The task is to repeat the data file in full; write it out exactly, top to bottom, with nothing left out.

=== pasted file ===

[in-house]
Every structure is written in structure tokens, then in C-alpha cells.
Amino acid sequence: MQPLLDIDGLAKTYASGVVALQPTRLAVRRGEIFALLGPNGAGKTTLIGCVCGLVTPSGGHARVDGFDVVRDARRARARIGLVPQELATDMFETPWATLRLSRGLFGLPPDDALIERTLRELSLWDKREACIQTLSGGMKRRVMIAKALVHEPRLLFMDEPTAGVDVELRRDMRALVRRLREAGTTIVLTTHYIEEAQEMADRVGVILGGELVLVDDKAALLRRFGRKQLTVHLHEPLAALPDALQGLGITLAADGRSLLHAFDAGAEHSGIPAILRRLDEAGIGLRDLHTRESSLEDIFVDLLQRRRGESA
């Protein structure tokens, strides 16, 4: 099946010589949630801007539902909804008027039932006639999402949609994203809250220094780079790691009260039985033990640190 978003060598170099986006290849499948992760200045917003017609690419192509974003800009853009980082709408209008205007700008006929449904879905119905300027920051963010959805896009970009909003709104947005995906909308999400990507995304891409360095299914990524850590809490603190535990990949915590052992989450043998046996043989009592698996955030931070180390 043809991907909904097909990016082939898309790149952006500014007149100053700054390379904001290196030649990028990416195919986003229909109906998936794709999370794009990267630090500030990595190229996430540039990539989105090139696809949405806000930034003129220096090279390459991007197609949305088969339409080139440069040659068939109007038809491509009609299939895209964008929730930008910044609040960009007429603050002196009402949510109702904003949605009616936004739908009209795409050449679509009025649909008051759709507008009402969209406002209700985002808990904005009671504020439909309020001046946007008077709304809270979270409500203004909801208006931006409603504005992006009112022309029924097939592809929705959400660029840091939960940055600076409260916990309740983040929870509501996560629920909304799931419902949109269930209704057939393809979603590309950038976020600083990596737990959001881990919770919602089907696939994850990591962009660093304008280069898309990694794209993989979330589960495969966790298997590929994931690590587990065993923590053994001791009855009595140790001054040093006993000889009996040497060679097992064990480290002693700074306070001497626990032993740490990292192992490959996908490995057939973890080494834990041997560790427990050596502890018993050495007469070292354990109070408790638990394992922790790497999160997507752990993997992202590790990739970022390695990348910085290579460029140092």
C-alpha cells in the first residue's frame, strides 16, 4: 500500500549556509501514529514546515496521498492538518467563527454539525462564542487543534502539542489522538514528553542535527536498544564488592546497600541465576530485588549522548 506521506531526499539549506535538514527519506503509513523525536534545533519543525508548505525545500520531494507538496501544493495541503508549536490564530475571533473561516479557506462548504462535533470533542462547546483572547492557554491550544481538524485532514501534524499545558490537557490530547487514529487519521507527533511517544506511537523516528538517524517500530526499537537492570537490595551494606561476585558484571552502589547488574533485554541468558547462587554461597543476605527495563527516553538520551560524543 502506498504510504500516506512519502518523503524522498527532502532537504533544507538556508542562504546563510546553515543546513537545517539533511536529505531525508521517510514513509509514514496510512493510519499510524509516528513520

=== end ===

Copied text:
[in-house]
Every structure is written in structure tokens, then in C-alpha cells.
Amino acid sequence: MQPLLDIDGLAKTYASGVVALQPTRLAVRRGEIFALLGPNGAGKTTLIGCVCGLVTPSGGHARVDGFDVVRDARRARARIGLVPQELATDMFETPWATLRLSRGLFGLPPDDALIERTLRELSLWDKREACIQTLSGGMKRRVMIAKALVHEPRLLFMDEPTAGVDVELRRDMRALVRRLREAGTTIVLTTHYIEEAQEMADRVGVILGGELVLVDDKAALLRRFGRKQLTVHLHEPLAALPDALQGLGITLAADGRSLLHAFDAGAEHSGIPAILRRLDEAGIGLRDLHTRESSLEDIFVDLLQRRRGESA
């Protein structure tokens, strides 16, 4: 099946010589949630801007539902909804008027039932006639999402949609994203809250220094780079790691009260039985033990640190 978003060598170099986006290849499948992760200045917003017609690419192509974003800009853009980082709408209008205007700008006929449904879905119905300027920051963010959805896009970009909003709104947005995906909308999400990507995304891409360095299914990524850590809490603190535990990949915590052992989450043998046996043989009592698996955030931070180390 043809991907909904097909990016082939898309790149952006500014007149100053700054390379904001290196030649990028990416195919986003229909109906998936794709999370794009990267630090500030990595190229996430540039990539989105090139696809949405806000930034003129220096090279390459991007197609949305088969339409080139440069040659068939109007038809491509009609299939895209964008929730930008910044609040960009007429603050002196009402949510109702904003949605009616936004739908009209795409050449679509009025649909008051759709507008009402969209406002209700985002808990904005009671504020439909309020001046946007008077709304809270979270409500203004909801208006931006409603504005992006009112022309029924097939592809929705959400660029840091939960940055600076409260916990309740983040929870509501996560629920909304799931419902949109269930209704057939393809979603590309950038976020600083990596737990959001881990919770919602089907696939994850990591962009660093304008280069898309990694794209993989979330589960495969966790298997590929994931690590587990065993923590053994001791009855009595140790001054040093006993000889009996040497060679097992064990480290002693700074306070001497626990032993740490990292192992490959996908490995057939973890080494834990041997560790427990050596502890018993050495007469070292354990109070408790638990394992922790790497999160997507752990993997992202590790990739970022390695990348910085290579460029140092």
C-alpha cells in the first residue's frame, strides 16, 4: 500500500549556509501514529514546515496521498492538518467563527454539525462564542487543534502539542489522538514528553542535527536498544564488592546497600541465576530485588549522548 506521506531526499539549506535538514527519506503509513523525536534545533519543525508548505525545500520531494507538496501544493495541503508549536490564530475571533473561516479557506462548504462535533470533542462547546483572547492557554491550544481538524485532514501534524499545558490537557490530547487514529487519521507527533511517544506511537523516528538517524517500530526499537537492570537490595551494606561476585558484571552502589547488574533485554541468558547462587554461597543476605527495563527516553538520551560524543 502506498504510504500516506512519502518523503524522498527532502532537504533544507538556508542562504546563510546553515543546513537545517539533511536529505531525508521517510514513509509514514496510512493510519499510524509516528513520